It is also the time for the fearsome Ogoh-Ogoh – huge papier-mache effigies of evil monsters. Ogoh Ogoh are carried through towns and villages in a traditional procession to the cacophony of deafening claxons, gamelan music, drummers music. The basic idea is to make as much noise as is humanly possible for scaring off all evil spirits. In the evening (dark) these effigies are ceremoniously burnt, followed by much communal debauchery into the night. Dancing, drinking and feasting takes place in a rather chaotic fashion, all with the aim of driving these evil spirits far, far away.

Read also: A guide to spend Nyepi in Bali

One of Bali’s major festivals celebrates the return of Balinese gods and ancestors to Bali. For ten days, Balinese families will entertain and welcome with prayers and offerings, along with ceremonies to cleanse and balance the inner and outer energy of the island. Galungan features, among other things, barong dancing from temple to temple in the village. The festival symbolizes the victory of good over evil. The origin of Galungan is a mystery, but essentially it is believed to be the beginning of the week in which the gods and ancestors descend to earth, and good triumphs over evil. The holiday is celebrated by the fitting of ‘penjor’, tall bamboo poles beautifully decorated with woven coconut palm leaves, fruit, cakes and flowers, on the right side of every house entrance. People are attired in their finest clothes and jewels on this day.

Kuningan day, that marks the end of the Galungan holiday, is celebrated every 210 days, ten days after Galungan.

The Balinese believe that Kuningan day is the day when their ancestors return to heaven after visiting the earth during Galungan celebration. They make offerings to be given to the ancestors on their farewell day. The offerings include yellowed rice (Kuningan is derived from the word kuning which means yellow) which is placed in a small “bowl” made of coconut leaves. Other common offerings a seeds, fish and fruit like papaya and cucumber. The yellow rice is the symbol of human’s gratitude towards God for all the life, joy, wealth, health and prosperity given. The bowls are decorated with a small figures of shadow puppets which represents angels that bring joy and wealth to earth.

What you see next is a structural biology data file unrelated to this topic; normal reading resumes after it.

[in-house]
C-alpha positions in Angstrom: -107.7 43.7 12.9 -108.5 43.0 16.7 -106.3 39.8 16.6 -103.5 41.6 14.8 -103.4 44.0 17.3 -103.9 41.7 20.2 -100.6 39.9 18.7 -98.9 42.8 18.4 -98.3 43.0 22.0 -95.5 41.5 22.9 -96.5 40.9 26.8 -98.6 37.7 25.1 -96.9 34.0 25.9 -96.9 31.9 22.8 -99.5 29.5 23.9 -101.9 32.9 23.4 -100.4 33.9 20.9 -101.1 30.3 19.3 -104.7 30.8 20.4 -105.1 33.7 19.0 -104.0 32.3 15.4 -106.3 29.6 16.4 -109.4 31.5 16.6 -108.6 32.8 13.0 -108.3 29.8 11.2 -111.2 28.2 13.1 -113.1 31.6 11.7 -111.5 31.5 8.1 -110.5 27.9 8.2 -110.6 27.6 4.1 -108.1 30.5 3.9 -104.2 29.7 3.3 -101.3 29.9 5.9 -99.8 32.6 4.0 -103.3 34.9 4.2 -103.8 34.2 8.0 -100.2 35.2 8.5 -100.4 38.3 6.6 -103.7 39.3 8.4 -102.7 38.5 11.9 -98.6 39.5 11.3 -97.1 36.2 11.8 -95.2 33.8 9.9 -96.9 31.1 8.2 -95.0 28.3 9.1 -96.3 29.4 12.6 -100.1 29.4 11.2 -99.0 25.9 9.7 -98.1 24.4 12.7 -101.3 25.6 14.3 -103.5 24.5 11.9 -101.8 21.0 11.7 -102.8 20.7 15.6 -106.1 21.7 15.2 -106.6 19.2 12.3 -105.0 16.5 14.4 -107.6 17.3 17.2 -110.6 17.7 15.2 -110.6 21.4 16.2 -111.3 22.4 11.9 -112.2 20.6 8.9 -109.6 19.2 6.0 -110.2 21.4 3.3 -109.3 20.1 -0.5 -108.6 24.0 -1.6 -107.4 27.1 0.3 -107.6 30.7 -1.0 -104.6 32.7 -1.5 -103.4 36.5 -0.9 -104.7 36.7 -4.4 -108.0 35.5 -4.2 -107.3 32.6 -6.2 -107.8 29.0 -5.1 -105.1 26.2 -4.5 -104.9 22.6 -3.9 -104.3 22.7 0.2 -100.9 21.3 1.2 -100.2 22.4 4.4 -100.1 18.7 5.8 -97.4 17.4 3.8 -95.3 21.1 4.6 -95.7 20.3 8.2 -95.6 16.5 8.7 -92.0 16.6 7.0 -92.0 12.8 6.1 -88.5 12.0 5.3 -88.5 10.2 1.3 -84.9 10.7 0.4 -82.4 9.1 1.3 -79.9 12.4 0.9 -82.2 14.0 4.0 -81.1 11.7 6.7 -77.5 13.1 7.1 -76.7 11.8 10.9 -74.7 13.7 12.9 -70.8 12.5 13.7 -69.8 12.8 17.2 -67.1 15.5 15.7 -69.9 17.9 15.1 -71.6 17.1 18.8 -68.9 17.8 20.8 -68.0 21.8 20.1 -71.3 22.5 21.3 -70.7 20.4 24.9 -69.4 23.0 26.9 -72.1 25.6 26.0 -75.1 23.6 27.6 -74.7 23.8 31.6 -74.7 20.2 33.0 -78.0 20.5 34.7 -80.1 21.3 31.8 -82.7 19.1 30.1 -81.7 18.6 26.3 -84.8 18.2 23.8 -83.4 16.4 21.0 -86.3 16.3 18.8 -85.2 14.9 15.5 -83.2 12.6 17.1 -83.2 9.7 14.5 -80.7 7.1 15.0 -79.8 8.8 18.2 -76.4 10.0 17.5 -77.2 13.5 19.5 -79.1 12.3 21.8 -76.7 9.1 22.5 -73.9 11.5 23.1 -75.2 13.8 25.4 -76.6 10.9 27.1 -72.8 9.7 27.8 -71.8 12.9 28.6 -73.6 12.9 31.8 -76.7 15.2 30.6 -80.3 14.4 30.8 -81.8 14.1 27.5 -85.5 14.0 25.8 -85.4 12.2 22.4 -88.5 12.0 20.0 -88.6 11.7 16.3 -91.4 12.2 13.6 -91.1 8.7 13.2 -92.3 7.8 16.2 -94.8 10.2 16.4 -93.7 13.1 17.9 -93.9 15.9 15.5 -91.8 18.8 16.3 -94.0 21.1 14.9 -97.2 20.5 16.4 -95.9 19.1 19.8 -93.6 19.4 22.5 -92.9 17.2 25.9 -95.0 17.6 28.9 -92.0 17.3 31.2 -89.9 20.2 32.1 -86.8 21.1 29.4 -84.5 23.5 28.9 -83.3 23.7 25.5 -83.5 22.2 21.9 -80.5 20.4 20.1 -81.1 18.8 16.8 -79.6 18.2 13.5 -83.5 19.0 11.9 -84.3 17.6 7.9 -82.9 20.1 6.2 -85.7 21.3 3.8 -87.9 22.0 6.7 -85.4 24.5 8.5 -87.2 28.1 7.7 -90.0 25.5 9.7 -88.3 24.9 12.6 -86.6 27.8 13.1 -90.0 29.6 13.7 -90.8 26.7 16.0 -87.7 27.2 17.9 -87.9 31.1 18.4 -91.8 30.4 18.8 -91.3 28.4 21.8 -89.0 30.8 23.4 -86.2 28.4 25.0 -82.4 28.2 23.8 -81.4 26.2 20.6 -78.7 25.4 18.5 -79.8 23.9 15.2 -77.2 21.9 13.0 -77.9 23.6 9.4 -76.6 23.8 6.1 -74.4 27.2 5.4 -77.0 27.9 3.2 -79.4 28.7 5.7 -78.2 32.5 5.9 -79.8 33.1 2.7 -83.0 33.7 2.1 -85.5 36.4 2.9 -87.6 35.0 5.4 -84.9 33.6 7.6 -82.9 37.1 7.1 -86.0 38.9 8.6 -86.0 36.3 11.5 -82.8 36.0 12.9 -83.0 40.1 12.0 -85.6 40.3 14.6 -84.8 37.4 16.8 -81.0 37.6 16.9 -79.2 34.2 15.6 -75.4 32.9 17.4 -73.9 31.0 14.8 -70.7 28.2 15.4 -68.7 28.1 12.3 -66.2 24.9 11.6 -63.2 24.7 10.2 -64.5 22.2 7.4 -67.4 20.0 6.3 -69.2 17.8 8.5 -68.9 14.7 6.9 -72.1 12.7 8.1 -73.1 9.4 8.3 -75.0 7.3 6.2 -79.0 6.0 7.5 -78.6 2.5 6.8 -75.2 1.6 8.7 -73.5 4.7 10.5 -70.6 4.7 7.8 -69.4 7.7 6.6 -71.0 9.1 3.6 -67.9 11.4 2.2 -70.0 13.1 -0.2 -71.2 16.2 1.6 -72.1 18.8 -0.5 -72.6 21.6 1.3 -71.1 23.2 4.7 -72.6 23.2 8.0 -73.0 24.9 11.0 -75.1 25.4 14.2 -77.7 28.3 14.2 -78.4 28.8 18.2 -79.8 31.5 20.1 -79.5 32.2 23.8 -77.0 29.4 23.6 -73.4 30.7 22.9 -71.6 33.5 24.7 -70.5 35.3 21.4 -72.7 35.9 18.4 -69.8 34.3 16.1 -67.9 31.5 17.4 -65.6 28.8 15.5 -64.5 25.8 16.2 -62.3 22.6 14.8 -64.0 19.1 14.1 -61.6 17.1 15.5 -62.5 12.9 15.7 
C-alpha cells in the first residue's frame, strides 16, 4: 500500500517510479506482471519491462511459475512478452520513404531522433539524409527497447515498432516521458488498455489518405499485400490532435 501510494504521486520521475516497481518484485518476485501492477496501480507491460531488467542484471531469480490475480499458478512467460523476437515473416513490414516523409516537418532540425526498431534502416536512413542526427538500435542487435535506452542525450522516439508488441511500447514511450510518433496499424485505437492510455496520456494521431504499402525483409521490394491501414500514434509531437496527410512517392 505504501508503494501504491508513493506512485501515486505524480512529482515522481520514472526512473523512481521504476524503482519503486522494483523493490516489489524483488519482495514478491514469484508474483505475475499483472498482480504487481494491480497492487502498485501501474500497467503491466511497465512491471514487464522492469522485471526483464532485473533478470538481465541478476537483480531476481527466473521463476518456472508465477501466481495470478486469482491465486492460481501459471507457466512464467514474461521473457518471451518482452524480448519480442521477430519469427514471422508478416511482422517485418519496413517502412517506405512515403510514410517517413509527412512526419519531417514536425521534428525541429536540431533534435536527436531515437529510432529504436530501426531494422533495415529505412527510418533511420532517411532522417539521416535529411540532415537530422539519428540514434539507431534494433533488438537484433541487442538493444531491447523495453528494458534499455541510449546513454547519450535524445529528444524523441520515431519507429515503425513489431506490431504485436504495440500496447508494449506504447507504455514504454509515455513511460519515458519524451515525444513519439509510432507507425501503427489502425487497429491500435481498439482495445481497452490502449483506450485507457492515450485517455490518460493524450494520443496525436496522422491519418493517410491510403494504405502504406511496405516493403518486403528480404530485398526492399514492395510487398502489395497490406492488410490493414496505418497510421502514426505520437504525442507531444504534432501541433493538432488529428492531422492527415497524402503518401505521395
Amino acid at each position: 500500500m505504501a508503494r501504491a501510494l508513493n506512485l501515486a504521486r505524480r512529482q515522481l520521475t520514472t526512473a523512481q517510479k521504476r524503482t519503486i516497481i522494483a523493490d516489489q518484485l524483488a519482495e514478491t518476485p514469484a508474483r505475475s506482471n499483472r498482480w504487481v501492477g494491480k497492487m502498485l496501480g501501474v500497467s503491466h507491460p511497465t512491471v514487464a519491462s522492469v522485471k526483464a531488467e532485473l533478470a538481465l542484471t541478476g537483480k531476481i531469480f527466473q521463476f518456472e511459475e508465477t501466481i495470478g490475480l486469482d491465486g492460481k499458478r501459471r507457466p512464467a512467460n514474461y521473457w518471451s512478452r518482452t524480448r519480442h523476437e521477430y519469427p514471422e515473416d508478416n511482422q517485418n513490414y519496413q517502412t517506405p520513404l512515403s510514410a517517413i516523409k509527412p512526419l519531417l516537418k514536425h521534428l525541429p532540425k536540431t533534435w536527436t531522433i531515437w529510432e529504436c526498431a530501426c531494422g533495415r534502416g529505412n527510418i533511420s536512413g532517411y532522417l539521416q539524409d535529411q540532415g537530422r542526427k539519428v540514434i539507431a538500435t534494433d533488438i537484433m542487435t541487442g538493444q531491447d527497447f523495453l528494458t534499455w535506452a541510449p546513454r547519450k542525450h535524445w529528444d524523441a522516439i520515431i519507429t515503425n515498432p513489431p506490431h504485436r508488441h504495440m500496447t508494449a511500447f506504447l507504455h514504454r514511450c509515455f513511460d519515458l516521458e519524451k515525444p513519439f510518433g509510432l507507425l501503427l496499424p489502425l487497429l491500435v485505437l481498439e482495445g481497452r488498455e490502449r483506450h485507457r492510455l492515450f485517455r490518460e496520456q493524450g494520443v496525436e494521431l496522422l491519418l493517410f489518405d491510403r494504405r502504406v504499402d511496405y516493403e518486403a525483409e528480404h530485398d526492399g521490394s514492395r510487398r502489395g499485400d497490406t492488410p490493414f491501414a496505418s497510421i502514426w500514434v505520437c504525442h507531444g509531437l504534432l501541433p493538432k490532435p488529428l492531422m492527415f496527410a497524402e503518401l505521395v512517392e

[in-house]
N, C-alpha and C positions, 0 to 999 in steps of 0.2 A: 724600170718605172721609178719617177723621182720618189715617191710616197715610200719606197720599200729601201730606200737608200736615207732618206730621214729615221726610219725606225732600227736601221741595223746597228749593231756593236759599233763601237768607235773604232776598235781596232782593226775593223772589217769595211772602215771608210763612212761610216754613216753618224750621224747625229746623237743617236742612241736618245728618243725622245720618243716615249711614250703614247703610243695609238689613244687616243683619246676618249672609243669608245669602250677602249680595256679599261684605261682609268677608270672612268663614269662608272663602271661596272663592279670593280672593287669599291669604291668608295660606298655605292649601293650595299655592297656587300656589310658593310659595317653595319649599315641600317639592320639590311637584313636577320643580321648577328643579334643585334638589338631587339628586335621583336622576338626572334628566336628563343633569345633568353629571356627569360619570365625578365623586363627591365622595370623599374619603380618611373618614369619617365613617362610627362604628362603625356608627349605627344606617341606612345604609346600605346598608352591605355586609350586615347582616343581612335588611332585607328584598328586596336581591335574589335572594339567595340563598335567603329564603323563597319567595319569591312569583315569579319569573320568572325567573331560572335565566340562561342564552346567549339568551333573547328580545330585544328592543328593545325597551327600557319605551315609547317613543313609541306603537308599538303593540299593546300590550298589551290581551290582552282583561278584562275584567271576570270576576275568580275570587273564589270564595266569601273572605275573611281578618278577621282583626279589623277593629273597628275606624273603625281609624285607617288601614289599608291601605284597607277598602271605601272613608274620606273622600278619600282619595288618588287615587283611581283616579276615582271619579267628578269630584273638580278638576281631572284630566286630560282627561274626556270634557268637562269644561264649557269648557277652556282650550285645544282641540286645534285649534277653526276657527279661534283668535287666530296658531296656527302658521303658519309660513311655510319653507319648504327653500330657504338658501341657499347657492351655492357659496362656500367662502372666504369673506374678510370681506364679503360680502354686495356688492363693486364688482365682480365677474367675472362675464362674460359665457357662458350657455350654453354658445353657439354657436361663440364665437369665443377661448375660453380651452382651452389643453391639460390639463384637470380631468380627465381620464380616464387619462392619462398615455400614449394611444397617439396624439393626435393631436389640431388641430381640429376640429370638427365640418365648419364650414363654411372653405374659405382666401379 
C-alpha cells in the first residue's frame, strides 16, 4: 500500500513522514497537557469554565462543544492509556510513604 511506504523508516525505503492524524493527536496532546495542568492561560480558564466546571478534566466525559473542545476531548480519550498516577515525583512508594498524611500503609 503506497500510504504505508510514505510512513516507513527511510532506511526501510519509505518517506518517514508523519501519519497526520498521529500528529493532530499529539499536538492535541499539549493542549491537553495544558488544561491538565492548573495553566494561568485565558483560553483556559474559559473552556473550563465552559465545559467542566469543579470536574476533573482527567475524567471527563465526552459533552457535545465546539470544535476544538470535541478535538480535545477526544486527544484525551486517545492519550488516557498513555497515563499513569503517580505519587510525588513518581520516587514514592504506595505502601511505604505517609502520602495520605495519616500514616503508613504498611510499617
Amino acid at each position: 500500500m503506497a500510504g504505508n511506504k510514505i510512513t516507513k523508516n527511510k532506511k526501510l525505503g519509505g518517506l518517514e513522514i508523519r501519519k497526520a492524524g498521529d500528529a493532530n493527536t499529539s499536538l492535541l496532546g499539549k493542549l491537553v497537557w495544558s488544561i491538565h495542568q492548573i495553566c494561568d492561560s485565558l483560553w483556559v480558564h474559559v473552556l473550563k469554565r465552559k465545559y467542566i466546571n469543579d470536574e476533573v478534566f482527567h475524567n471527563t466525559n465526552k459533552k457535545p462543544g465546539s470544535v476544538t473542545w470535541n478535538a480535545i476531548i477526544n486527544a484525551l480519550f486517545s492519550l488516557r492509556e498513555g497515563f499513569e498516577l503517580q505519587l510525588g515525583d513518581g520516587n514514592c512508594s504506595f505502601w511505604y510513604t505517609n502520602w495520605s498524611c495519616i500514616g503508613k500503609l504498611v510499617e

It is also said that on Kuningan day Ida Sang Hyang Widhi (God) is blessing and giving prosperity to the whole world. Many people believe that the celebration should be done before noon, before gods and goddess’ return to the heavens to continue their asceticism.

The first in the Pawukon cycle is called Tumpek Landep and is the day Balinese make offerings to objects made from iron, in particular daggers called Kris and iron Gamelan. These days even vehicles and computers are adorned with the elaborate offerings in the form of ornaments woven from coconut leaves.

Tumpek Uduh is in reverence of plants, in particular large trees, fruit-bearers, or those considered useful to humans. The trees are dressed up and sometimes struck during the ceremony in the hope that it will continue to bear fruit for our consumption.

Tumpek Kuningan is commonly known simply as “Kuningan” and occurs on the Saturday after Galungan. It represents the end of the Galungan holiday where ancestors are worshipped. Balinese make offerings of yellow rice on this day.

The day respect is made to bronze gamelan, masks and dance costumes is called Tumpek Krulut. Offerings are laid out in front of the largest gong, prayers are recited, and holy water is sprinkled on the instruments. Sometimes smaller offerings are tied to each individual instrument.

Tumpek Kandang is the day Balinese make offerings to animals, in particular farm stock such as cows, pigs and buffalo. The animals are washed, given special fodder and dressed in ceremonial cloth.

The day reserved for ceremonial puppets is called Tumpek Wayang. A puppeteer will take all the puppets, perhaps more than 100, out of their wooden box (keropak) and line them up on a banana tree trunk (gedebong) as if to be used for a real performance. Then special offerings are made.